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'New Moon' on the rise

Complicated special effects, not to mention relationships, abound in the Chris Weitz-directed sequel, set for theaters in November.

July 19, 2009|Gina McIntyre

VANCOUVER, CANADA — Robert Pattinson is having an Obi-Wan Kenobi moment. Inside a soundstage where "The Twilight Saga: New Moon" is shooting, the lanky English heartthrob stands in front of a tall, wide green screen murmuring a tender admonition, "You promised me nothing reckless." Motion capture cameras hurtle toward him across a length of track affixed to the stage floor, while a team of technicians studies his stance and the tilt of his head.

The plan is to digitally insert Pattinson, who plays swoony good guy vampire Edward Cullen, into a scene that was filmed much earlier -- one in which he appears as a spectral vision to his costar, Kristen Stewart, cautioning her headstrong character, Bella Swan, against hanging out with some unsavory-looking biker types. For the effect to work, Pattinson's image will need to be dropped in at exactly the right position, so despite the cast and crew nearing the end of a very long early May day, perfectionism is still the standard.

The team working on this sequel to last year's Catherine Hardwicke-directed "Twilight," which brought in an unexpected $365 million worldwide for Summit Entertainment, is moving quickly to sustain the momentum of the sexy, youth-oriented franchise.

Between takes, Pattinson chats with the crew while director Chris Weitz stands several feet away, his arms folded behind his head. Visual effects, "that's not my thing," he concedes with a wry smile.

What does interest him is literature. Due in theaters Nov. 20, "New Moon" will mark his third consecutive literary adaptation after having directed "About a Boy," from the Nick Hornby novel, and "The Golden Compass," the big-budget fantasy based on the first chapter in author Philip Pullman's award-winning "His Dark Materials" series. It was his experience making that film -- which should have been a dream project really, given Weitz's reverence for the source material -- that made the idea of taking the reins on the second "Twilight" film so appealing.

During post-production on "Compass," Weitz was unable to persuade New Line Cinema to allow him to move forward with the ending he'd originally planned for the $180 million film, one that was decidedly grim but faithful to Pullman's vision. The movie was released with an alternate ending that the studio felt would be more satisfying to audiences, but something about the project failed to connect; it earned only $70 million domestically, though it did fare better overseas.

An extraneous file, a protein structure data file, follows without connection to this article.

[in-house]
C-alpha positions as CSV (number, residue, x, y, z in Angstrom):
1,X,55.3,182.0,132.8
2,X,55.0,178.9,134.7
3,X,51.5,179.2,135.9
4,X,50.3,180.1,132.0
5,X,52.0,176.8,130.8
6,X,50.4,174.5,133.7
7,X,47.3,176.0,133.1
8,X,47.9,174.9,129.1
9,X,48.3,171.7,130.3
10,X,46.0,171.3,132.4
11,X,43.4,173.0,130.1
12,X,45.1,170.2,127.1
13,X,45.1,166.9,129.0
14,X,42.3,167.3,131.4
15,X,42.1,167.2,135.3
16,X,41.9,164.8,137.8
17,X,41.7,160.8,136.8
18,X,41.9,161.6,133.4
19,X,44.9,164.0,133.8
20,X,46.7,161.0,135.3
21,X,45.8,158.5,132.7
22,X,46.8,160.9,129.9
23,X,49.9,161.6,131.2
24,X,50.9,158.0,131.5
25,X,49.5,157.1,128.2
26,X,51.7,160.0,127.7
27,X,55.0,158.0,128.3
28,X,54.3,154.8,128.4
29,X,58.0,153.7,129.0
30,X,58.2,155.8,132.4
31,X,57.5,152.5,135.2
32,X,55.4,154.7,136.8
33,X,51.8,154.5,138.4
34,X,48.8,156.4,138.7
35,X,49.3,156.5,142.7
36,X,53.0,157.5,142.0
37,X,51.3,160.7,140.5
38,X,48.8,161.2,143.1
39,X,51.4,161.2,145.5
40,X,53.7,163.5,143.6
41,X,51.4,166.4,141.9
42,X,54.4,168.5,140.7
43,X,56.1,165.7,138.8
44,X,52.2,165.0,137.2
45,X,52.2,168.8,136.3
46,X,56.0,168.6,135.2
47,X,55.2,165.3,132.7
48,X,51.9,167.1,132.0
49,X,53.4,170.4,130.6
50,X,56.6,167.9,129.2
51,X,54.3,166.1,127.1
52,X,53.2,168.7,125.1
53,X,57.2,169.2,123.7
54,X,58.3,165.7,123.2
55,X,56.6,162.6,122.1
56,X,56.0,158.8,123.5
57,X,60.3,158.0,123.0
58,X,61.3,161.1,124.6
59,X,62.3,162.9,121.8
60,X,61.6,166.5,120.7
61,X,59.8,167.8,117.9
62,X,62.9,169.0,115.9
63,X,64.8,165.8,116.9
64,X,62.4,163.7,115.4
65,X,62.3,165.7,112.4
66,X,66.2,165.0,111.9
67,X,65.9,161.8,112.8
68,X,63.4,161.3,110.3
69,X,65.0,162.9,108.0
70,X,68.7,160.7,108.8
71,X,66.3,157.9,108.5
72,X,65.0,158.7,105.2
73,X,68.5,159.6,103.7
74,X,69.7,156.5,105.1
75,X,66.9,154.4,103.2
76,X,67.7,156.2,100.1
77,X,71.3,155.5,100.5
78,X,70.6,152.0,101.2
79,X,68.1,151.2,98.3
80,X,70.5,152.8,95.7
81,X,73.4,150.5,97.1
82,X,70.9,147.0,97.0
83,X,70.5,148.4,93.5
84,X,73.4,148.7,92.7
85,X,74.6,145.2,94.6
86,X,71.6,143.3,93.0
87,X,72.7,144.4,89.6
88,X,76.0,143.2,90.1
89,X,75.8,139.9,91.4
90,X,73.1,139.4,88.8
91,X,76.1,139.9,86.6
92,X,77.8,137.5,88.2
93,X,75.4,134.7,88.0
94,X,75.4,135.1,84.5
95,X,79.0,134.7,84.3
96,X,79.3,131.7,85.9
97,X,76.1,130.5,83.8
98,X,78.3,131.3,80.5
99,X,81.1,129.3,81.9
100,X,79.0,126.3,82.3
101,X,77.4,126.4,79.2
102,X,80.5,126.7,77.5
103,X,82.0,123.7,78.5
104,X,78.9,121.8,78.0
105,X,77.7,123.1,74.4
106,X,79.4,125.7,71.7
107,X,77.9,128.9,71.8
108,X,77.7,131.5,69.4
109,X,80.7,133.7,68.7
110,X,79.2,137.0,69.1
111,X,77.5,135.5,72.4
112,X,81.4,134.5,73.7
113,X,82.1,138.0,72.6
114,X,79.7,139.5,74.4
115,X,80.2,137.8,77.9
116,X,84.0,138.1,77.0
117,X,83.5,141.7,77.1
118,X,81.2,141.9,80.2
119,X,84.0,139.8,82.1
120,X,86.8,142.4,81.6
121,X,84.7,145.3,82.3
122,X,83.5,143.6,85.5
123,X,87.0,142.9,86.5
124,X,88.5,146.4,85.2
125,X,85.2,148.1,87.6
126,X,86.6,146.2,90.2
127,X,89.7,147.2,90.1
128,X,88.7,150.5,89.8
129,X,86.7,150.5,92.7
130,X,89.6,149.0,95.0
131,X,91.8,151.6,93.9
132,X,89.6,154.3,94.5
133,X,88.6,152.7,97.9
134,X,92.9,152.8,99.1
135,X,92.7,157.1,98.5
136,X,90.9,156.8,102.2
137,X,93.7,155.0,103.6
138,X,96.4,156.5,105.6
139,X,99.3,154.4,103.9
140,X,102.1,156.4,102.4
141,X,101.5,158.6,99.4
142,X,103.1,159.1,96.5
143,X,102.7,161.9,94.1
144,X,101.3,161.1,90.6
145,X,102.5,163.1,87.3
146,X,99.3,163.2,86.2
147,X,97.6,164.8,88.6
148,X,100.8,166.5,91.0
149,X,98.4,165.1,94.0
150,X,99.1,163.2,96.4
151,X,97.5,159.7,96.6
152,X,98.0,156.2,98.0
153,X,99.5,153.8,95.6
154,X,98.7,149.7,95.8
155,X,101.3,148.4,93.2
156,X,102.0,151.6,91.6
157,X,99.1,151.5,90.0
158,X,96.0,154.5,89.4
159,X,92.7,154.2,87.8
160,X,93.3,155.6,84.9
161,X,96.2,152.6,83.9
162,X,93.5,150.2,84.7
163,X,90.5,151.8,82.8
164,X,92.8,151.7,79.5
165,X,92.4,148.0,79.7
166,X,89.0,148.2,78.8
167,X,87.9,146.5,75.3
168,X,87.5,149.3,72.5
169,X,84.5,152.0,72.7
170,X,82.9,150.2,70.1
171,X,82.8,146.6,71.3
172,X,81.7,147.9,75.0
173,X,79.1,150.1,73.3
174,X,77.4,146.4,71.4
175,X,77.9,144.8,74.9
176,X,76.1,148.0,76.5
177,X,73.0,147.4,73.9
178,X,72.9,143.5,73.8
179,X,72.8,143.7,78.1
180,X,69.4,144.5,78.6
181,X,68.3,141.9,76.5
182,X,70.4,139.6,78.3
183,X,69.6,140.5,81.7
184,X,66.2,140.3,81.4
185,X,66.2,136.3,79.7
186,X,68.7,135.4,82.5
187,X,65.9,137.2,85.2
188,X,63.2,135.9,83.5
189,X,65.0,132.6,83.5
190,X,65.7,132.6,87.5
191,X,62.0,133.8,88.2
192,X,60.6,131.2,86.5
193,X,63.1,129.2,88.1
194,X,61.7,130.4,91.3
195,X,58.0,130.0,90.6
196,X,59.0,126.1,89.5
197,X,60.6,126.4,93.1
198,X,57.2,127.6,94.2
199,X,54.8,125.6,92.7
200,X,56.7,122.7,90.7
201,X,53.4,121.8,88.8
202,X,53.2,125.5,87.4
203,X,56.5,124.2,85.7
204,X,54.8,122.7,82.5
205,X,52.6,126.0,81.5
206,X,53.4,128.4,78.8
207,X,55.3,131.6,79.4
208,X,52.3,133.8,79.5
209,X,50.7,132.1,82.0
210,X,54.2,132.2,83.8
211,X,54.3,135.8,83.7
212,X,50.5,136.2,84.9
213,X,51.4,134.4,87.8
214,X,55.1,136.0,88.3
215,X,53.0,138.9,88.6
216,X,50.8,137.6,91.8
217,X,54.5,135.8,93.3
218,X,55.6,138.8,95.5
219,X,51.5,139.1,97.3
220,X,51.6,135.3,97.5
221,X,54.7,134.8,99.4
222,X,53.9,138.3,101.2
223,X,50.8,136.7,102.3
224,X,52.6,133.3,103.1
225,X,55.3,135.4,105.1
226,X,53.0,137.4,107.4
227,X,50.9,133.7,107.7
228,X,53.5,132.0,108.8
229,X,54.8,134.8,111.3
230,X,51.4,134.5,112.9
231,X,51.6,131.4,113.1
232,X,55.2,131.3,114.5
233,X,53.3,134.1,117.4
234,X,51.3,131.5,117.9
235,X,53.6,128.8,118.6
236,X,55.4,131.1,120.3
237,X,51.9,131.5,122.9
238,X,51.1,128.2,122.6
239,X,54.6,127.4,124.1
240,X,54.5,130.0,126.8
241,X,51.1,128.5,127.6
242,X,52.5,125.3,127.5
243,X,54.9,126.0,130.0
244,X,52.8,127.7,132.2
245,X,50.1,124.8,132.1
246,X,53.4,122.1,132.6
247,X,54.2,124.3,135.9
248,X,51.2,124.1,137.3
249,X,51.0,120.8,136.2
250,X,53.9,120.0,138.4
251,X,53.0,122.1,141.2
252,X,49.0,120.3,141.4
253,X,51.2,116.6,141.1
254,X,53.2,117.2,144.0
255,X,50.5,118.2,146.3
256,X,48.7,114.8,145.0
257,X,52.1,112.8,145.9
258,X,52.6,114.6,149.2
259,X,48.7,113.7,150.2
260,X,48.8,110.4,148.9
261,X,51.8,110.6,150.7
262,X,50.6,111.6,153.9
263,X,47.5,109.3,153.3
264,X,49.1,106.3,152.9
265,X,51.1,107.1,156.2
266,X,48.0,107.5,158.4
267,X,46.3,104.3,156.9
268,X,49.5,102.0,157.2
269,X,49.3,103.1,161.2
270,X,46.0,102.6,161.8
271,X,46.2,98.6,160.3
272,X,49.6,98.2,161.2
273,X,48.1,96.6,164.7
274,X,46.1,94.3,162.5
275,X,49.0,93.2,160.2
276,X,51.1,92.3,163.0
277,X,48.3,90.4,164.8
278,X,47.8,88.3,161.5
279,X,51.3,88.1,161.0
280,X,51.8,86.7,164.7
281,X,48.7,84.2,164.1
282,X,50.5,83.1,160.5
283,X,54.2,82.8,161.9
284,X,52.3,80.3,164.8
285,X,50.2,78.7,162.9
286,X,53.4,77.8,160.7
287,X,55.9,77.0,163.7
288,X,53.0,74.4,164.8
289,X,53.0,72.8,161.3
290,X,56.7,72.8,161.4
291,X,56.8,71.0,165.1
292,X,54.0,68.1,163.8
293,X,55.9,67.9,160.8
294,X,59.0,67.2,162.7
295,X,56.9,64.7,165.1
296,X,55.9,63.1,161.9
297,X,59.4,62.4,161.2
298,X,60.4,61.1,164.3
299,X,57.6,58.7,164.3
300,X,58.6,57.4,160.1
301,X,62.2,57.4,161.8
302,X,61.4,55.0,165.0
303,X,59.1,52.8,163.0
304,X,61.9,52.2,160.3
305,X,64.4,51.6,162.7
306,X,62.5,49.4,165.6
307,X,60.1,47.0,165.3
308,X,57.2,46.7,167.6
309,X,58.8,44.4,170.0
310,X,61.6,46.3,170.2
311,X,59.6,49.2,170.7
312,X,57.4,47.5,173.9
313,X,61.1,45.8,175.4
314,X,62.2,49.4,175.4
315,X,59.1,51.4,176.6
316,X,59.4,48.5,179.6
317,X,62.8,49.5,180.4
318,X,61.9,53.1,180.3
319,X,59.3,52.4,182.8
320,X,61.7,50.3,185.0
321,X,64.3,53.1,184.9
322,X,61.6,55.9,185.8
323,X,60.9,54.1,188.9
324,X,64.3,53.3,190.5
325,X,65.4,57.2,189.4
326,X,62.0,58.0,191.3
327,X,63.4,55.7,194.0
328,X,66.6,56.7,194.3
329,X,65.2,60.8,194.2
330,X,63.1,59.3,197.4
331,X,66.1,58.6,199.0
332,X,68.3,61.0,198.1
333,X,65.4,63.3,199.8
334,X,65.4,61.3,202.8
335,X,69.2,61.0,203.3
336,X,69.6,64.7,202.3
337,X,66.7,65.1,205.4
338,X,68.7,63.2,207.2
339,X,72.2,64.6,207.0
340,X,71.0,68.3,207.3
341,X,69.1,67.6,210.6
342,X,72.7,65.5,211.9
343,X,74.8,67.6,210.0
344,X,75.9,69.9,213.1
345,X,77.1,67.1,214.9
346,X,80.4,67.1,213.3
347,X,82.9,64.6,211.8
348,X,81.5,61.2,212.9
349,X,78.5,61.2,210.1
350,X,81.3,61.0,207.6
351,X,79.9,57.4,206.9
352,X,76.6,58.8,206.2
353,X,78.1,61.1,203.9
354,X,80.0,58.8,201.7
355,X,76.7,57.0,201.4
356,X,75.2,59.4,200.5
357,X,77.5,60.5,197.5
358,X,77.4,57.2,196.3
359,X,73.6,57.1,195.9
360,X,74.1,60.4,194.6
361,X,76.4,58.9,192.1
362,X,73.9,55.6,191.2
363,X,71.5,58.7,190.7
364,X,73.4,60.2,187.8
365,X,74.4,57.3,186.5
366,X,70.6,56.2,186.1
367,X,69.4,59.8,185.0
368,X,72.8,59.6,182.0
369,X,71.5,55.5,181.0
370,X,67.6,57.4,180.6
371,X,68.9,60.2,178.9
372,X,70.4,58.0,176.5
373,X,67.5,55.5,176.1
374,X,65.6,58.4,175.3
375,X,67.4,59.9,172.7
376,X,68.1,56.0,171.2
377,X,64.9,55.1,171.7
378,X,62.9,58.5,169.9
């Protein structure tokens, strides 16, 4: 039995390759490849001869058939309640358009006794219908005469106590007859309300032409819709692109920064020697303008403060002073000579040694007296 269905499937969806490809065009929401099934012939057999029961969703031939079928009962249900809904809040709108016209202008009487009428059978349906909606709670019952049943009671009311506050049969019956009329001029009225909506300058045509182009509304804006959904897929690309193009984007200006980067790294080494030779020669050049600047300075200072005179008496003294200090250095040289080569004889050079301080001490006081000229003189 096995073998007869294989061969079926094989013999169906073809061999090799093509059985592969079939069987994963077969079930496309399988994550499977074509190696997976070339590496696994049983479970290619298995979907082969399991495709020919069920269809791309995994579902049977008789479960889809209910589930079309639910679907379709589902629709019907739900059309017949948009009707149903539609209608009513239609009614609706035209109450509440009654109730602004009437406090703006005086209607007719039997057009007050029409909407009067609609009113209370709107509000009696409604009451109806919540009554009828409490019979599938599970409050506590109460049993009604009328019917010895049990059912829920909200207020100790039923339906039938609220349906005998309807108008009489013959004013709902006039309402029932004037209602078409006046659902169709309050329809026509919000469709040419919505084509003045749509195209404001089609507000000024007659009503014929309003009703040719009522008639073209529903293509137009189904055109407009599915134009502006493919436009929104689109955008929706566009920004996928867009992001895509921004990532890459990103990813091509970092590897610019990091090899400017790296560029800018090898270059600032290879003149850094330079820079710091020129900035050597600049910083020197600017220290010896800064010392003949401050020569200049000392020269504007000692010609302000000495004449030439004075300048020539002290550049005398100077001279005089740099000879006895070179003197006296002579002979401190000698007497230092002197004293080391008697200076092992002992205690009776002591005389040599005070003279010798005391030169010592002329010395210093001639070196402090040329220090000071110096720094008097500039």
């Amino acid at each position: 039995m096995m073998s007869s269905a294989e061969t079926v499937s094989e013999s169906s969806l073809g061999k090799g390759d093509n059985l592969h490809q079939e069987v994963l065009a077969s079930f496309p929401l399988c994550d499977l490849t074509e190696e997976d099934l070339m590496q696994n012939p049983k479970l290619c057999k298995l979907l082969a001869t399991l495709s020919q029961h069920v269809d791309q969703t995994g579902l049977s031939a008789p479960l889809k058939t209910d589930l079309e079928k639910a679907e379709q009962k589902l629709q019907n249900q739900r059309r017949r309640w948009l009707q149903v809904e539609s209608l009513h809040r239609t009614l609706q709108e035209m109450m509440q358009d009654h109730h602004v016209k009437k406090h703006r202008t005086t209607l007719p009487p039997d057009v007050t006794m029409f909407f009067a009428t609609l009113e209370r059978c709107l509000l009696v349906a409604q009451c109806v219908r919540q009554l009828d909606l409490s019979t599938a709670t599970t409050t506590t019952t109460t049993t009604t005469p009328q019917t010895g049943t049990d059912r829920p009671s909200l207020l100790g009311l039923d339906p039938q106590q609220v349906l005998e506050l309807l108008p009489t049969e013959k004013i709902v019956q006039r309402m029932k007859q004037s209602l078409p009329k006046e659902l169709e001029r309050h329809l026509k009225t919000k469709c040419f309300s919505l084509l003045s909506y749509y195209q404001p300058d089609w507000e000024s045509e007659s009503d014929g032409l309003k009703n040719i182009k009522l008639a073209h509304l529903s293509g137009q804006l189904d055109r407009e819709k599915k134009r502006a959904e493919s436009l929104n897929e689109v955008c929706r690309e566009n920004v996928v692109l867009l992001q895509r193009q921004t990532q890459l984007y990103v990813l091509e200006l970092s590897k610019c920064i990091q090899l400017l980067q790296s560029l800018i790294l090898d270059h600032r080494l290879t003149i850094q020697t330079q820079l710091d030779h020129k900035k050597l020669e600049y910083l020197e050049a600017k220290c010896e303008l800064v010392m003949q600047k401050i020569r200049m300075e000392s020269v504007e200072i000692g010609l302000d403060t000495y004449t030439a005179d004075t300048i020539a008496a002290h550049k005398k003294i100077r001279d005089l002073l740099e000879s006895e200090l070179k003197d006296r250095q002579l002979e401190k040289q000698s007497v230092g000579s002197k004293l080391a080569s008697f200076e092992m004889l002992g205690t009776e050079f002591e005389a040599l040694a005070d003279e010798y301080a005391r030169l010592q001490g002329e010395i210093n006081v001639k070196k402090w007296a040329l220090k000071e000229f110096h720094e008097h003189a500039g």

"It's one of the great sadnesses of my life that it didn't turn out the way I intended it," he says.

"New Moon," a story about surviving the ultimate heartbreak and loss, is Weitz's chance to heal his wounds and find a new creative path. It's a path that winds through the gloomy forests of the Pacific Northwest and the Italian village of Multipulciano. The last three days of the shoot will happen there, but before then, Weitz needs to complete the complicated camera maneuvers that will enable him to transform Pattinson's Edward into an apparition.


Overwhelming stardom

For anyone unfamiliar with the world of "Twilight," a primer: In author Stephenie Meyer's first tale, 17-year-old Bella Swan moves to Forks, Wash., to live with her small-town sheriff father. She soon falls for the mysterious Edward Cullen, a vampire who, like the rest of his extended "family," abstains from drinking human blood. In "New Moon," Edward opts to leave town to protect Bella -- whose proximity to these powerful supernatural creatures places her in almost constant danger -- but his decision leaves her broken and inconsolable.

She begins to regain her bearings spending time with her friend Jacob, but it's not long before his unrequited feelings for Bella and his own otherworldly nature become a source of real tension between them.

The film's success, driven by the unrelenting support of Meyer's fans, most of whom are teenage girls (but whose ranks also include some young men and moms), catapulted 19-year-old Stewart and 23-year-old Pattinson to a stratospheric level of stardom that seems to make both actors deeply uncomfortable.

Their reticence about fame is understandable: The nature of their off-screen relationship has become the subject of frequent tabloid speculation and, earlier this summer, Pattinson was grazed by a taxi in Manhattan where he was shooting the indie drama "Remember Me" after an overzealous mob crowded him, pushing him onto a city street.

These days, they've taken to declining a number of interviews, politely refusing to answer questions posed even by journalists visiting the set. Taylor Lautner, 17, who plays Jacob, hasn't experienced exactly the same sort of frenzy, but with his character moving to the forefront of the action in "New Moon," he soon might. There is, after all, an entire camp that argues that Bella should wind up with his character rather than the brooding Edward.

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